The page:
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CFP: 4th International Student Byron Conference

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Call for Papers: 4th International Student Byron Conference
Messolonghi Byron Research Center, Greece
May 17-25, 2005
Theme: "Byron the Homeric Traveller"

The Messolonghi Byron Research Center solicits 20-minute papers for its fourth international student Byron conference to be held May 17-25, 2005. The conference theme will be "Byron the Homeric Traveller." This broad topic may be construed in a variety of ways to focus on biography, history, mythology, or literature. Papers may consider Byron, Homer, the classical, Romantic, or contemporary idea of travel, or other subjects. Please e-mail one-paragraph (approximately 300 words) abstracts to Professor Peter Graham (pegraham@vt.edu) and to Professor Malcolm Kelsall (kelsall@cardiff.ac.uk ) by February 15, 2005. Tentative acceptances will be sent to presenters by March 1. The chosen student presenters should then send completed drafts of their papers by May 1. The student papers will be supplemented by lectures by Greek and English professors and scholars. This year's keynote address will be delivered by Professor Malcolm Kelsall of the University of Wales, Cardiff.

If enrollment requests permit, a limited number of student participants who do not wish to present papers will be accepted on a first-come, first-served basis.

On one day of the conference, graduate and undergraduate English majors from Athens University and Aristotle University of Thessaloniki will come down with their professors to join the group. Then and other times, there will be abundant opportunities to learn about Greek life through first-hand experience. There will be welcoming ceremonies and receptions with meals, singing, and dancing hosted by the Mayor of Messolonghi, the Regional Governor, and mayors of neighboring towns, along with visits to historic and archaeological sites and museums associated with Byron and with Homer. In keeping with the conference's theme, a two-day excursion to the island of Ithaca, with visits to excavations of Odysseos' palace and other archaeological sites, will follow the academic sessions. Conference-goers will have the options of returning by ferry and coach to Messolonghi and from there to Athens or some other destination or staying on for further exploration of Ithaca or other Ionian islands.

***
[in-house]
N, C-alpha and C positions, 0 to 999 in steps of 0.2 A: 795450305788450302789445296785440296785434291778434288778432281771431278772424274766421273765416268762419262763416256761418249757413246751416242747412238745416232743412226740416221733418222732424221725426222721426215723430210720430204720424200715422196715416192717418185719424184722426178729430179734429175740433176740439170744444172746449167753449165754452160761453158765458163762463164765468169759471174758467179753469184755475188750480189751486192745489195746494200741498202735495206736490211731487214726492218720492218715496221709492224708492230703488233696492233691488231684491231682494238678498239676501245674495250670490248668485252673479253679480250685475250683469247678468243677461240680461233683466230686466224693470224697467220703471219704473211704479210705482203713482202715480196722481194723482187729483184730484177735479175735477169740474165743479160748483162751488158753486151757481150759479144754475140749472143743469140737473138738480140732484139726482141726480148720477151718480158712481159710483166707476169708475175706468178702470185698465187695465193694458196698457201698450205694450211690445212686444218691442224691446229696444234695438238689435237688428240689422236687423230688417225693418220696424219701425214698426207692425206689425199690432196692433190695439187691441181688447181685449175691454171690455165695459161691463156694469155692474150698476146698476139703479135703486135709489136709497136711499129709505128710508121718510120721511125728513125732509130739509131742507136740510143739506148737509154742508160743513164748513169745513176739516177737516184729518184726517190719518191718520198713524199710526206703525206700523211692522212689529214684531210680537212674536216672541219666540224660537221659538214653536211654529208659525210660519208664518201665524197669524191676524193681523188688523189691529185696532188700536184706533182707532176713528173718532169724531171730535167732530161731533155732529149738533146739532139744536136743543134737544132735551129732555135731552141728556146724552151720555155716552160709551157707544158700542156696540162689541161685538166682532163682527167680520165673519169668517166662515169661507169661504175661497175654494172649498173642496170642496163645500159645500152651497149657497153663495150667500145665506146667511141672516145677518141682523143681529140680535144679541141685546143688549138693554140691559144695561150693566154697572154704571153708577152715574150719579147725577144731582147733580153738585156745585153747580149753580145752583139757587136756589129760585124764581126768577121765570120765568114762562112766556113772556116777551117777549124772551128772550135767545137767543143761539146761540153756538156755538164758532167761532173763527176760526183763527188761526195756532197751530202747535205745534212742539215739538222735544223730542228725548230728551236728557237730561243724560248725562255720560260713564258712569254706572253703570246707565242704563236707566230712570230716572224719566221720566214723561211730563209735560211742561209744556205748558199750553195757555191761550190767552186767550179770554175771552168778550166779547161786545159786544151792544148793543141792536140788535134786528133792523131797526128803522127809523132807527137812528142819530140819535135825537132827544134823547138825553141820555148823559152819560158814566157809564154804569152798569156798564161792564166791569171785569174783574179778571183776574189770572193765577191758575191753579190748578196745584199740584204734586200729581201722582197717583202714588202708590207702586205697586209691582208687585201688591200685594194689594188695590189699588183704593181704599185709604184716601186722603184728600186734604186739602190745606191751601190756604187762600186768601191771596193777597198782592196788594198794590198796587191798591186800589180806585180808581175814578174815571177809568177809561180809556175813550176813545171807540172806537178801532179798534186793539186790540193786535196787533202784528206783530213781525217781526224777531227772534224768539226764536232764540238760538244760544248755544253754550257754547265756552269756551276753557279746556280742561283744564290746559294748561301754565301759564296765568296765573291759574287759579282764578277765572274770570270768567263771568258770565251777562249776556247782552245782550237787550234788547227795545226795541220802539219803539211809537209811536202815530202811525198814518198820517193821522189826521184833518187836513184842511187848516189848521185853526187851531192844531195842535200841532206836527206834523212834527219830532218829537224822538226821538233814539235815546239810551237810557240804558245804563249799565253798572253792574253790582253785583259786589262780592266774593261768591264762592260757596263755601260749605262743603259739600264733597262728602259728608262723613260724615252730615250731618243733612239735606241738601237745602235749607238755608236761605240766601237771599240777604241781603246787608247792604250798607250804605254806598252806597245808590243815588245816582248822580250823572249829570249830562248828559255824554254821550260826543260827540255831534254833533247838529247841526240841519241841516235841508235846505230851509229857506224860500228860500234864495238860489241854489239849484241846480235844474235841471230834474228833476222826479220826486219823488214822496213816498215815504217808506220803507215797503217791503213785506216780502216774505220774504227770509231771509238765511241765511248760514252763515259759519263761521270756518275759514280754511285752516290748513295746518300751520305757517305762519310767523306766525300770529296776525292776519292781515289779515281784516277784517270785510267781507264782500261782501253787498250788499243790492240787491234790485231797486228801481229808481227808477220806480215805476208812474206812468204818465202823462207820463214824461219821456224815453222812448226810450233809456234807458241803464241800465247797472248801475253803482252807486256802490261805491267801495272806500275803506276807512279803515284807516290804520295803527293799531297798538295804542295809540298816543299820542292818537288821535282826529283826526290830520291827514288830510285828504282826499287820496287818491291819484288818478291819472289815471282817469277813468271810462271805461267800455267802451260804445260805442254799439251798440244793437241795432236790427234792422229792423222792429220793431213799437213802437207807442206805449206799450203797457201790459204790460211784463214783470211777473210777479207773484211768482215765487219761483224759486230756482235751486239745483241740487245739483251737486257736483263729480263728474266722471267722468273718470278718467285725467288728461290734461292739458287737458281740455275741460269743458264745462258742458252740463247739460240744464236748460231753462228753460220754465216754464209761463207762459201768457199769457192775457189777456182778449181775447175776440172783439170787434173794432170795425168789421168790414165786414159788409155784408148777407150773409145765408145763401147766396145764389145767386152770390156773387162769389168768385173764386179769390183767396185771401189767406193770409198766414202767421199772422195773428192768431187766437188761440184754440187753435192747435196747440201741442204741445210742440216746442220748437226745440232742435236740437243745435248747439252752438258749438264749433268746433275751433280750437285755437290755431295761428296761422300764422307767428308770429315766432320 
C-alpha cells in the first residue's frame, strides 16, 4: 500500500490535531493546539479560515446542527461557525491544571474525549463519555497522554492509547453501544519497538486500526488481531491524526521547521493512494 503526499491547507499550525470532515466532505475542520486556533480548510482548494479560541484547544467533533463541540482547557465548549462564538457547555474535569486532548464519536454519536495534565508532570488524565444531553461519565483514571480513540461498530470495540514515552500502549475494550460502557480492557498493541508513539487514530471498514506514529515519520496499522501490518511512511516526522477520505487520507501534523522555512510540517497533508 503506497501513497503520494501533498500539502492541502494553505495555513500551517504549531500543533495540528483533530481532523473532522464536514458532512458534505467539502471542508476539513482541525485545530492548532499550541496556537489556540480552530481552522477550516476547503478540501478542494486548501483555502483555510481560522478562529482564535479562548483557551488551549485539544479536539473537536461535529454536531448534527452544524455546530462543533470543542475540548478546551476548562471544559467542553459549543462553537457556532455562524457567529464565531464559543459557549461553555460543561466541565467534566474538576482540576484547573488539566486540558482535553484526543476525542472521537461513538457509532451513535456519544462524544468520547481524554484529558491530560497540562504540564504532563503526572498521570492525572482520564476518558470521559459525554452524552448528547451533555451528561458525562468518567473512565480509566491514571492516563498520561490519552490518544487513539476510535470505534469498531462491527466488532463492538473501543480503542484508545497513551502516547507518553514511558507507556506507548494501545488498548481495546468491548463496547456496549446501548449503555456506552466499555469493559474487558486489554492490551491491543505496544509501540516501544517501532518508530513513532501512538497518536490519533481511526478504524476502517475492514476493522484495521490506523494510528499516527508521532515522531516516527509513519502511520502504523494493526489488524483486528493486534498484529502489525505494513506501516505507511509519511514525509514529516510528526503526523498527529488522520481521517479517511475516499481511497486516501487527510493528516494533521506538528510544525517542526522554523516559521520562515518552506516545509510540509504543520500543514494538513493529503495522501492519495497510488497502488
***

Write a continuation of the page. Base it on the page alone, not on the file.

A 650-euro conference fee will provide six nights of lodging in double rooms with breakfast at the Theoxenia Hotel by the Messolonghi lagoonside, two nights with breakfast at a hotel on Ithaca, transportation to and from the island, most lunches and dinners, and all social events and excursions. There will be a 100-euro surcharge for single accommodations. The actual cost of the conference is 800 euros, but due to generous sponsorships the Messolonghi Byron Society will be able to reduce the conference fee by 150 euros per person.

Airfare to Greece and transportation to Messolonghi are additional and should be arranged individually.

Again, the deadline for registration and abstracts: February 15, 2005.

Full descriptions of the three previous international student conferences can be found on the Messolonghi Byron Society's web page:

www.messolonghibyronsociety.gr